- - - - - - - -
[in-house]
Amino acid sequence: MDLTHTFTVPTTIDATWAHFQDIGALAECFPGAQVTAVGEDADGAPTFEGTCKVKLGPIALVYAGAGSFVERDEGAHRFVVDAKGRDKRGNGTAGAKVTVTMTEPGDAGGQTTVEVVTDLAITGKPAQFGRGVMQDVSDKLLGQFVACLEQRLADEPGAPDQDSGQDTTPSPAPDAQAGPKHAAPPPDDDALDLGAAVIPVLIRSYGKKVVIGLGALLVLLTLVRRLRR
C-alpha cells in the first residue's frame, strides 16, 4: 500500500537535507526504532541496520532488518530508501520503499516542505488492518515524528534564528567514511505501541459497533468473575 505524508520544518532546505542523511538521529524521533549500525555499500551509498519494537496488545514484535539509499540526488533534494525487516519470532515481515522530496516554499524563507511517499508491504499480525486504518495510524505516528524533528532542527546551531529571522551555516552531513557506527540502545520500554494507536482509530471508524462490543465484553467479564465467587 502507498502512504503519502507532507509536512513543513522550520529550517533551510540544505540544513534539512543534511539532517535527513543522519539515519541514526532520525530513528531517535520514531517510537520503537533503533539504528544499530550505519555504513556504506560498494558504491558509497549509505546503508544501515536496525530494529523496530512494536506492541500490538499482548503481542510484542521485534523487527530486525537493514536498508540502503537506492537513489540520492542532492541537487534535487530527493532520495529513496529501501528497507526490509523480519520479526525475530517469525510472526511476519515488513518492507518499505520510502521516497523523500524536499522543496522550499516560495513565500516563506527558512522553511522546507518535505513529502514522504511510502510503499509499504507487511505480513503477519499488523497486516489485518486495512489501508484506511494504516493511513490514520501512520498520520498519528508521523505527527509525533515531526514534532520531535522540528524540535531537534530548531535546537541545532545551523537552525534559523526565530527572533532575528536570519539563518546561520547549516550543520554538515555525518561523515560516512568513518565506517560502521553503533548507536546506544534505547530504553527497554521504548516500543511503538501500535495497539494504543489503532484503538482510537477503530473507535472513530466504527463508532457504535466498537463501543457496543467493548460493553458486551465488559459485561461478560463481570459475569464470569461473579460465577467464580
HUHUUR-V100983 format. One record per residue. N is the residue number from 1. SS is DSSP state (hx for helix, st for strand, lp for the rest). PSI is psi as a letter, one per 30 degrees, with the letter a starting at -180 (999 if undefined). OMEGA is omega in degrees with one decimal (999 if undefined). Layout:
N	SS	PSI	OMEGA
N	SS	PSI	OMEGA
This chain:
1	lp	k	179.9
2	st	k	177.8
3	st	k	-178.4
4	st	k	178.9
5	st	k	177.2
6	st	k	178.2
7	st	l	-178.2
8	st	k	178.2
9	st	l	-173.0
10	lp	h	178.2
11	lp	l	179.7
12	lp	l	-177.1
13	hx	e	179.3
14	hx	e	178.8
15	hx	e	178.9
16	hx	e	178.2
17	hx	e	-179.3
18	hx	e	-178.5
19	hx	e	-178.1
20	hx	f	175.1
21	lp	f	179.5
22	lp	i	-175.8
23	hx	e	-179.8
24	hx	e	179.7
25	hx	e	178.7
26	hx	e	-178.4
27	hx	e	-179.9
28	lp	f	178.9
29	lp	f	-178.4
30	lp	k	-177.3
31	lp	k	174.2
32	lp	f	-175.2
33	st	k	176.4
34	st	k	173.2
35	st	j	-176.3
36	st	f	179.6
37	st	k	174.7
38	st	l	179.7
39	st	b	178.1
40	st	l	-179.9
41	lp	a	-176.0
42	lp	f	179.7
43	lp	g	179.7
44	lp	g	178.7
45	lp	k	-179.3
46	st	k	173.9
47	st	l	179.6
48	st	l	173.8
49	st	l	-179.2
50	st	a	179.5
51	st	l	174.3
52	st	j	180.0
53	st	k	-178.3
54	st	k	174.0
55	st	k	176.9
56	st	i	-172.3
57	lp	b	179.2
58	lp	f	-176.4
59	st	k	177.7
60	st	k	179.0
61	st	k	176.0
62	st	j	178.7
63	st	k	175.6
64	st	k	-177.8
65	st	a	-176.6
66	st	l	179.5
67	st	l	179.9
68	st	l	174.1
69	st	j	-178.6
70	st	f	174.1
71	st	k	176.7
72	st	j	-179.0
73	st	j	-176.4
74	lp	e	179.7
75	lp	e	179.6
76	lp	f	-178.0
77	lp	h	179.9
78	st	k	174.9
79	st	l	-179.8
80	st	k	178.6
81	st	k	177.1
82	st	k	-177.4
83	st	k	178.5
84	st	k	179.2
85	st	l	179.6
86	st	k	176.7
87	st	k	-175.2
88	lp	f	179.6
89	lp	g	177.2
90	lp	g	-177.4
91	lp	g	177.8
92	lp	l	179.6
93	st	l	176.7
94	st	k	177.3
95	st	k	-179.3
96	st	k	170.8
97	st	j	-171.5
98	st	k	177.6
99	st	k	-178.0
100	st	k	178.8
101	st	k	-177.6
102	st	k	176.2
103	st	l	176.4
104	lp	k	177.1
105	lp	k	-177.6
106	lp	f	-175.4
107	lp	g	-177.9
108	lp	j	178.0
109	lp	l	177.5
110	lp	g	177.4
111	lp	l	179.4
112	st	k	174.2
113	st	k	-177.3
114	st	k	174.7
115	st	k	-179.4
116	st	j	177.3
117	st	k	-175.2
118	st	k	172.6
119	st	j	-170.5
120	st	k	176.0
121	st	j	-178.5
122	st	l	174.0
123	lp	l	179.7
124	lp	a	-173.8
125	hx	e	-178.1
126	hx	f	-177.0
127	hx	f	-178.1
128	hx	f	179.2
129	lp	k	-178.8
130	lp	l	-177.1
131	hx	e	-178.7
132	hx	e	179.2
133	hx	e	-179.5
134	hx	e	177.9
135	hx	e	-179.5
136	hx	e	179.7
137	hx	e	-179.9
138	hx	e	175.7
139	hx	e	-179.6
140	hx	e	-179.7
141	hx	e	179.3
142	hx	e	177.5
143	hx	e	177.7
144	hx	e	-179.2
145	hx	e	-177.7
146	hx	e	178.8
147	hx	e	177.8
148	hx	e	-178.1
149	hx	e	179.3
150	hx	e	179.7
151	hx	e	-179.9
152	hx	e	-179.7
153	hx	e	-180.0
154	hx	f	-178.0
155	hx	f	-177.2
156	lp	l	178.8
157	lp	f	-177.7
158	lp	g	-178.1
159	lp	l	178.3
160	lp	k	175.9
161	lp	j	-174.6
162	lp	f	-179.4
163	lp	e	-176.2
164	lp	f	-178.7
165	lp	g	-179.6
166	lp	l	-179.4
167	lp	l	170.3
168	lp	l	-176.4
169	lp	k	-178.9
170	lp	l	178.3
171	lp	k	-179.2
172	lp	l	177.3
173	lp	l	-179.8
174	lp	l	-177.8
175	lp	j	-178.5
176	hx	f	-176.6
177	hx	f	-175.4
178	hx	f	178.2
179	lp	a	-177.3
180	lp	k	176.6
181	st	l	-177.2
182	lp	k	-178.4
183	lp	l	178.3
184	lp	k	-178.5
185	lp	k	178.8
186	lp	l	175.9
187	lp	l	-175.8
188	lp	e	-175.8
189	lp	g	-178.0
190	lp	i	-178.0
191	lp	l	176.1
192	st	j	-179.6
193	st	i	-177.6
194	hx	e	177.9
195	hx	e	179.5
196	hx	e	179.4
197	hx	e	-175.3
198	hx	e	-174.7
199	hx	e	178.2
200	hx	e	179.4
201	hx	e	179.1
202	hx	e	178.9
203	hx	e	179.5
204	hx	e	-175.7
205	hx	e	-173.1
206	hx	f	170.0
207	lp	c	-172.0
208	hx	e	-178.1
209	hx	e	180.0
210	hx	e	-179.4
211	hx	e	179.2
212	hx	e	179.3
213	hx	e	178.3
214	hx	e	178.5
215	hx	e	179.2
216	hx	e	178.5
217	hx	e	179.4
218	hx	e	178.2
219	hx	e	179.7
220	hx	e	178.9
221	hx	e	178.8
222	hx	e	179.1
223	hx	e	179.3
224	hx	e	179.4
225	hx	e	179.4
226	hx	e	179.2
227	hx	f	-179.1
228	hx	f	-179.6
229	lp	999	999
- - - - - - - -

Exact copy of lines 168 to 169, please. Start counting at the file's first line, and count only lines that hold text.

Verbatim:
161	lp	j	-174.6
162	lp	f	-179.4